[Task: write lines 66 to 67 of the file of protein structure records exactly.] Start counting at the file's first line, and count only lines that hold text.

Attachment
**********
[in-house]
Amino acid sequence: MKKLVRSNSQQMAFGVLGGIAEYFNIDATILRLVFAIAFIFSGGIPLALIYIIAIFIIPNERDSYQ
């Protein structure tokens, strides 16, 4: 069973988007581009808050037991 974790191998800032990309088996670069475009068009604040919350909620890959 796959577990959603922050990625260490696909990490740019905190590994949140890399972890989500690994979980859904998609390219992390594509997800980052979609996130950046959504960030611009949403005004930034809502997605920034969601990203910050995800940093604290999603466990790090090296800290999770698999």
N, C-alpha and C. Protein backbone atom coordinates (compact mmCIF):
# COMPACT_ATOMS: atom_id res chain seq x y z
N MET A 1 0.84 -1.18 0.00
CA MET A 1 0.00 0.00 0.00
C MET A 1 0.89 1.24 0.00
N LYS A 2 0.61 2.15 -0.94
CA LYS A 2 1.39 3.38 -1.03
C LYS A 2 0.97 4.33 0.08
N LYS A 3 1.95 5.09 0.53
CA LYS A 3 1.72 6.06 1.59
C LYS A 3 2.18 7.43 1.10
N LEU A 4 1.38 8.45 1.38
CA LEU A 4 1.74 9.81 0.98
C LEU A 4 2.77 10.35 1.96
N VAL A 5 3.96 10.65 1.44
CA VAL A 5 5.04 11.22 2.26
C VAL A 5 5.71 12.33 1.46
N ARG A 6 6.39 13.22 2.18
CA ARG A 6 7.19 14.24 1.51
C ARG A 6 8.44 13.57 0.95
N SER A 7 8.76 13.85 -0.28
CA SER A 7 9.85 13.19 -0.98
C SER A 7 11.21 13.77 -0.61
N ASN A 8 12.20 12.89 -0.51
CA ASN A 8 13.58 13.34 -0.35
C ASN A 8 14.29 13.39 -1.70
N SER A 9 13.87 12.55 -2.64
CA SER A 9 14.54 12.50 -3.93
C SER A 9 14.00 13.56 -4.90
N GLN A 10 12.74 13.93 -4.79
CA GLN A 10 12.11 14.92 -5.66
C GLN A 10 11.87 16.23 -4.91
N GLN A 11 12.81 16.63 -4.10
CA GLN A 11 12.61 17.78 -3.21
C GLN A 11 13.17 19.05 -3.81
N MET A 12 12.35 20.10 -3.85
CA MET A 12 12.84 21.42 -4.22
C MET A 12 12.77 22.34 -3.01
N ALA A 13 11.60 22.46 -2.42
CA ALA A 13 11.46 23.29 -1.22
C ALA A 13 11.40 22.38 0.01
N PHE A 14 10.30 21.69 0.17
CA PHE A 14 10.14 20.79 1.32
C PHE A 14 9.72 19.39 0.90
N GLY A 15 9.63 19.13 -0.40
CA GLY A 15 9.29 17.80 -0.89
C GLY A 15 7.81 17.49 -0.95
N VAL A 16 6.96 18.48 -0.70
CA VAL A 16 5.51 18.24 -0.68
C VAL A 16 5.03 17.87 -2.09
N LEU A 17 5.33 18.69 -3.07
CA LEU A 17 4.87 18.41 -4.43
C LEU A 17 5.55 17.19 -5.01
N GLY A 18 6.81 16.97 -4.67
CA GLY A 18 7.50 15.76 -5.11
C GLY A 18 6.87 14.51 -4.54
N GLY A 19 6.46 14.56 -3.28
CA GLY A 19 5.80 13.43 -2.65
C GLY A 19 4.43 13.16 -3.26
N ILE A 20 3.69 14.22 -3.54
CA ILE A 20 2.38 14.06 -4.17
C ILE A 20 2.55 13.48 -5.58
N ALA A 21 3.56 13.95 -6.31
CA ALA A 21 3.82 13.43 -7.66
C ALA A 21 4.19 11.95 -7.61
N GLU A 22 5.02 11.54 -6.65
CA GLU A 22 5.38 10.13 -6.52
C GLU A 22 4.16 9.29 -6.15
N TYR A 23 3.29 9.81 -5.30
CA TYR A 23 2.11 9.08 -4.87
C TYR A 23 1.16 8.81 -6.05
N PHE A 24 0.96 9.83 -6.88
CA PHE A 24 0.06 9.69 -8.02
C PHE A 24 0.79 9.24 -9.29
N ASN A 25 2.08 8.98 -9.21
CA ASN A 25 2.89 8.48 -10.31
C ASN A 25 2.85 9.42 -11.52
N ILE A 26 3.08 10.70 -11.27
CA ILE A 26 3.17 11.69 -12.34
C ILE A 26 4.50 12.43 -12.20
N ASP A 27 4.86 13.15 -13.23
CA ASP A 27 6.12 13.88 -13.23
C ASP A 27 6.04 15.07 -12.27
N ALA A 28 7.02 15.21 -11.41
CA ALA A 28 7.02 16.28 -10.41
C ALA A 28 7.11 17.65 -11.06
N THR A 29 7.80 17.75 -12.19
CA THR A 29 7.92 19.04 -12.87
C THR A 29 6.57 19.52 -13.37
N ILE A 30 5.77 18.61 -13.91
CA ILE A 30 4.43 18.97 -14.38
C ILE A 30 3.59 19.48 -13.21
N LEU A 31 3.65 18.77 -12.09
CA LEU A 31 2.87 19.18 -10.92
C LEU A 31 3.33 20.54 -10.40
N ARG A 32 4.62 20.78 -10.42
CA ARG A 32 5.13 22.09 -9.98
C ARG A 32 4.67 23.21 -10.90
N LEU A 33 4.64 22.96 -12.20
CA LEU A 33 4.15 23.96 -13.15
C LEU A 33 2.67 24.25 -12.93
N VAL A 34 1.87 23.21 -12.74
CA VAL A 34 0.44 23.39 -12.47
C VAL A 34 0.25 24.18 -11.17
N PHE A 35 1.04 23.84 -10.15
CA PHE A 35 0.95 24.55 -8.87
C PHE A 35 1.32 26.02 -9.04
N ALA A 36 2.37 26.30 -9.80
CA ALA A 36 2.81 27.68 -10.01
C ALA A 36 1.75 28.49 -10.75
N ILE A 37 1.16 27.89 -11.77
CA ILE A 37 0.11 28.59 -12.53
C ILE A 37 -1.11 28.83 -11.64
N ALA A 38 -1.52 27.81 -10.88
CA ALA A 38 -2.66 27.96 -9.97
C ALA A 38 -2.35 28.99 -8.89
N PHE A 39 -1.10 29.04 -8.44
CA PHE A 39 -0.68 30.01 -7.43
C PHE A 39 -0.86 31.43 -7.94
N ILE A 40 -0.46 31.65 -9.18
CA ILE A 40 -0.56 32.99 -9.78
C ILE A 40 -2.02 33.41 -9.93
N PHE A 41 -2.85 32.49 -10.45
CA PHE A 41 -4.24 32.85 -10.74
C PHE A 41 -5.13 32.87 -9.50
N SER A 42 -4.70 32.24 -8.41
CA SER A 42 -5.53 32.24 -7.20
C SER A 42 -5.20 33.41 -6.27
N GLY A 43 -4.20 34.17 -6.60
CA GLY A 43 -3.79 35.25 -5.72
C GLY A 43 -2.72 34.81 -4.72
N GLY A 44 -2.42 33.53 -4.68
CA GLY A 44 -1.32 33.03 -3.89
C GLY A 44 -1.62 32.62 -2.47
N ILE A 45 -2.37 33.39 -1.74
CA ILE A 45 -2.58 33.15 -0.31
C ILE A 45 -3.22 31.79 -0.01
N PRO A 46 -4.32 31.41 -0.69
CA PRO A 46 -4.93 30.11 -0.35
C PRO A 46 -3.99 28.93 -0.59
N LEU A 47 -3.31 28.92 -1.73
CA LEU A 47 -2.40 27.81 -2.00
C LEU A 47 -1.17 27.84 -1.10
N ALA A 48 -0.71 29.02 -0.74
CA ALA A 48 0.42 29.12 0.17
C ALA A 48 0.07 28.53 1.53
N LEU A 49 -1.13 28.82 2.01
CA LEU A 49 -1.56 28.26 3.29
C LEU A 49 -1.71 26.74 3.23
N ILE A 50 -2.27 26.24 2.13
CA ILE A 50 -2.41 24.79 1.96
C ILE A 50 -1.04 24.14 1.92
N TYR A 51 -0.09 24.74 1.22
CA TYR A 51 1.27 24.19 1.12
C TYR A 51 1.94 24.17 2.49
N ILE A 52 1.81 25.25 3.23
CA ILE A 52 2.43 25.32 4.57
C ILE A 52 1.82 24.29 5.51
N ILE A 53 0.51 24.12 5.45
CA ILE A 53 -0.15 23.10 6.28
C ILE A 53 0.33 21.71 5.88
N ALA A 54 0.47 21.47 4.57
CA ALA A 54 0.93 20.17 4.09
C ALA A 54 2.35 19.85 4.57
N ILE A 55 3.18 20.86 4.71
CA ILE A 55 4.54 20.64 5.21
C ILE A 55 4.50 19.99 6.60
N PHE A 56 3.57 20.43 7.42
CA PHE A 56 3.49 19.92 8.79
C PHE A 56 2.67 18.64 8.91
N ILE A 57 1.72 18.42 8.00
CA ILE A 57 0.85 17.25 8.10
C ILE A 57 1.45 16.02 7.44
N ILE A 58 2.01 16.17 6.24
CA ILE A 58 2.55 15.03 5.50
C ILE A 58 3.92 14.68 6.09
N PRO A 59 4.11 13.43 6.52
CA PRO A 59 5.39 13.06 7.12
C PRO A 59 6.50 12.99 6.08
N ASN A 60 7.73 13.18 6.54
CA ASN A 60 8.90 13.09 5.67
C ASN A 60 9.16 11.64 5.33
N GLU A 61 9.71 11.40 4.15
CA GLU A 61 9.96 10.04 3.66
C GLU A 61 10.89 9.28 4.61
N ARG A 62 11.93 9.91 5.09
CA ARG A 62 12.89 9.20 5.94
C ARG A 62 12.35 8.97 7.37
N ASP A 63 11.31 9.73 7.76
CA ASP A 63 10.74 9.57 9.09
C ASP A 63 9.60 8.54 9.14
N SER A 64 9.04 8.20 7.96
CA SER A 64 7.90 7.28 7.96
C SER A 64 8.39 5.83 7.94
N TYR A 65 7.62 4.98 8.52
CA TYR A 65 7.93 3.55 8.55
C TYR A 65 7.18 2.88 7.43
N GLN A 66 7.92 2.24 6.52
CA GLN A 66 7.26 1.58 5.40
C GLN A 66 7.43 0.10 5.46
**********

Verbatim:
N ALA A 21 3.56 13.95 -6.31
CA ALA A 21 3.82 13.43 -7.66